How to Divide Dahlia Tubers in Spring or Fall Confidently

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Learn how to divide dahlia tubers in spring or fall. No matter what the season, you will be able to divide your dahlias with confidence after reading this post. I’ve been growing dahlias for over 25 years, and have three different dahlia gardens around my house, located in USDA plant hardiness zone 8b. Can you tell I’m a huge fan? Dahlias are terrific, low-maintenance, summer-blooming flowers. They are also budget-friendly because you can divide them to get more each year. If you have too many for your garden, you can share your dahlia tuber bounty with others by splitting dahlia tubers. Some people are not sure what to look for when dividing dahlias. How do you separate dahlia tubers? When is the best time to divide dahlias? Do you have to divide dahlia tubers? What happens if you don’t divide dahlia tubers? Read on to get the simple tips and have your questions answered in this comprehensive guide! 

How to divide dahlias with confidence pinterest image

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Table of Contents

Are They Called Dahlia Tubers or Dahlia Bulbs?

Have you been wondering how to split dahlia bulbs, and not having much success with your search? It might be because dahlias actually grow from tubers. If you type in “separating dahlia bulbs” the results will be different than if you type in “separating dahlia tubers”. What’s the difference? Dahlia tubers look a little like sweet potatoes, but are brown instead of orange. Dahlia tubers can be different sizes, and if you scroll down a bit, you will see pictures of them. They are definitely shaped differently than bulbs.

When Should I Divide my Dahlia Tubers?

If you are learning how to divide dahlia tubers, the first decision you need to make is when to divide dahlia tubers. Some gardeners divide their dahlias in the fall before storing the tubers away for the winter. Some people divide dahlias in the spring. There are advantages and disadvantages to both.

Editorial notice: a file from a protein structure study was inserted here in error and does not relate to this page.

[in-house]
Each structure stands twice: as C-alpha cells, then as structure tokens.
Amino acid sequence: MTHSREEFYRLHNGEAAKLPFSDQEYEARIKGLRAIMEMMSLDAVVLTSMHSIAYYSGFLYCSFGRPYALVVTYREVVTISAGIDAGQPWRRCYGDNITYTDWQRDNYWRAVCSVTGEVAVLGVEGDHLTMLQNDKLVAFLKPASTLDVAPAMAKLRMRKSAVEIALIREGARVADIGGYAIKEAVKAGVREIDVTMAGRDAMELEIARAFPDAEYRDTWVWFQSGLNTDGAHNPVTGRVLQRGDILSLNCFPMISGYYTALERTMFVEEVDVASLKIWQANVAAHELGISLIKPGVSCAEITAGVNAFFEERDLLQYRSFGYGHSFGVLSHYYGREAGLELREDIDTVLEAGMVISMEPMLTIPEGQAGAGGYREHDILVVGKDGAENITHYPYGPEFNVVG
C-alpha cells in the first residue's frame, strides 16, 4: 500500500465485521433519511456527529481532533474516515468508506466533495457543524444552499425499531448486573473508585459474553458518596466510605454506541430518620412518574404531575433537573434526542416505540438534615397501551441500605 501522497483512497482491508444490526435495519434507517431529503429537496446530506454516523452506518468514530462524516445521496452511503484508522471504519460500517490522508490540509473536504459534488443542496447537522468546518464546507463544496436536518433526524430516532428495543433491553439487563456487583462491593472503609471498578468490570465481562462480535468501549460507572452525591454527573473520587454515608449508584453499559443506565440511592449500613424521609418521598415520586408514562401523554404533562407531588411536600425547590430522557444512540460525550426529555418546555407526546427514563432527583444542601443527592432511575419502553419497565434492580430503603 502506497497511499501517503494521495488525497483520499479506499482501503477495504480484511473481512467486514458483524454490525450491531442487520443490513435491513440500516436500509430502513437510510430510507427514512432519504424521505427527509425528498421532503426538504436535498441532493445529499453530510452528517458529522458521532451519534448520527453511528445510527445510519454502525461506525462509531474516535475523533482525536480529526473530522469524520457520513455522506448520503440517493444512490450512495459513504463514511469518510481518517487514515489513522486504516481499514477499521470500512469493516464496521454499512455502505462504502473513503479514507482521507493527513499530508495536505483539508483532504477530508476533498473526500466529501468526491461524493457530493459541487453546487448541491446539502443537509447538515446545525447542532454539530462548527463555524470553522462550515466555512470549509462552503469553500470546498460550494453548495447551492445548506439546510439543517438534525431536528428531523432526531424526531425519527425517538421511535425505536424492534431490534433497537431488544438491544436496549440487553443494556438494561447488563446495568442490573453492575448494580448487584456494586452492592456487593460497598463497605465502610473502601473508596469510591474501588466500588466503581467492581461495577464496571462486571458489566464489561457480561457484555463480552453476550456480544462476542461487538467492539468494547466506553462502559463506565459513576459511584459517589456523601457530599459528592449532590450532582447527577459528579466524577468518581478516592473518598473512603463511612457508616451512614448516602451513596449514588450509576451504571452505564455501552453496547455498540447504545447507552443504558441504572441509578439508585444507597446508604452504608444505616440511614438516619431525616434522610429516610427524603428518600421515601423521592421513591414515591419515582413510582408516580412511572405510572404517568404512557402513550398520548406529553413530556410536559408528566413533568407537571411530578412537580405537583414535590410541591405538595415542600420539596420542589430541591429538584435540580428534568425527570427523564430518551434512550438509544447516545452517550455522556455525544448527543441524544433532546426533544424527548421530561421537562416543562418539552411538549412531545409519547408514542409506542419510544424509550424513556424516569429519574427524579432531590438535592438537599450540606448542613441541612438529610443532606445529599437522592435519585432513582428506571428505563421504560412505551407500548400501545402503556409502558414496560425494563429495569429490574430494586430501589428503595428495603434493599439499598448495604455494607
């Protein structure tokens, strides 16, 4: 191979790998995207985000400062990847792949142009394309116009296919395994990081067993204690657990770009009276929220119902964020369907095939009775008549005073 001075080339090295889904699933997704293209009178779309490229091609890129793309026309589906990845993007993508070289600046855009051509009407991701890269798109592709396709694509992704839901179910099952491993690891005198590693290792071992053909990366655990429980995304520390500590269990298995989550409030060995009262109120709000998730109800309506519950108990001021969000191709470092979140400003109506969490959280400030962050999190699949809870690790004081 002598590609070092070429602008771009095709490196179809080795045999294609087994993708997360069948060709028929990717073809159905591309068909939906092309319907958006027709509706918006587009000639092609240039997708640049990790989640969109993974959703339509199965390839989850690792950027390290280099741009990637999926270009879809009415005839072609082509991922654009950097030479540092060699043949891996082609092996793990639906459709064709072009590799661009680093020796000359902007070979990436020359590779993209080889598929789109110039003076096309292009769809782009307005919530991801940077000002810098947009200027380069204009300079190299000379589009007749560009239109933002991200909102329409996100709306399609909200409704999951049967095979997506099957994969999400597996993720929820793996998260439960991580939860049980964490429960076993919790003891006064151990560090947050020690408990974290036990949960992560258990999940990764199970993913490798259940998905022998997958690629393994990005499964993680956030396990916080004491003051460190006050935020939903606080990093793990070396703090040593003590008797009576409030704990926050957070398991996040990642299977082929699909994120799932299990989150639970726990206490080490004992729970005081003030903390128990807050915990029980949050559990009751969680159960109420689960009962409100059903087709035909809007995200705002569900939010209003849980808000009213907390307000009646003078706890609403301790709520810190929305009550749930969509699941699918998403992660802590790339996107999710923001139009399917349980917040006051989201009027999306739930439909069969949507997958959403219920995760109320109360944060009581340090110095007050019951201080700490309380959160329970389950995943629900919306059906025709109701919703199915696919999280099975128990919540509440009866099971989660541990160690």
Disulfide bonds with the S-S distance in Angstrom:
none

Advantages of Dividing Dahlia Tubers in the Spring

Can you divide dahlia tubers in the spring?

Can you split dahlia tubers? I prefer to divide dahlias in the spring, although I have divided them in the fall as well. Here is the main reason dividing dahlias in the spring works for me: I can spot the dahlia eyes more easily. When dividing dahlia tubers, it’s important to look for an “eye” or a little place where a nub or sprout is growing. If you wait until the spring to divide, the eyes will usually be obvious. There may be a sprout already growing. I am always relieved when I can tell for sure there is an obvious eye on the tuber.

Another advantage to dividing dahlias in spring is that the tubers are drier than when they are freshly dug up from the ground. If I am splitting dahlias and have some to give away, I can write on them more easily with an ink pencil than in the fall when they are wet. In our damp climate, dahlia tubers take a long time to dry out, so when separating dahlia tubers in spring, they have had a chance to dry out for months in our garage.

Disadvantages of Dividing Dahlia Tubers in the Spring

Sometimes dividing dahlia tubers in the spring takes more muscle power. If the dahlias are in a large clump, dividing can be tricky. Learning how to divide a clump of dahlia tubers in the spring isn’t difficult. You just need the right tools. If you want to know about dividing and planting dahlia tubers in the spring, here’s what you need to know.

How to Divide and Plant Dahlia Tubers in the Spring

What to do with Dahlia Tubers in Spring

When spring rolls around, it’s time once again to remove the dahlias from storage and take stock of what survived. If all has gone well, you’ll be able to increase your dahlia tuber supply if you divide in the spring. Remember those tubers you marked back in the fall? It’s time to see if the labels are still readable after a winter in storage.

Removing Dahlia Tubers From Storage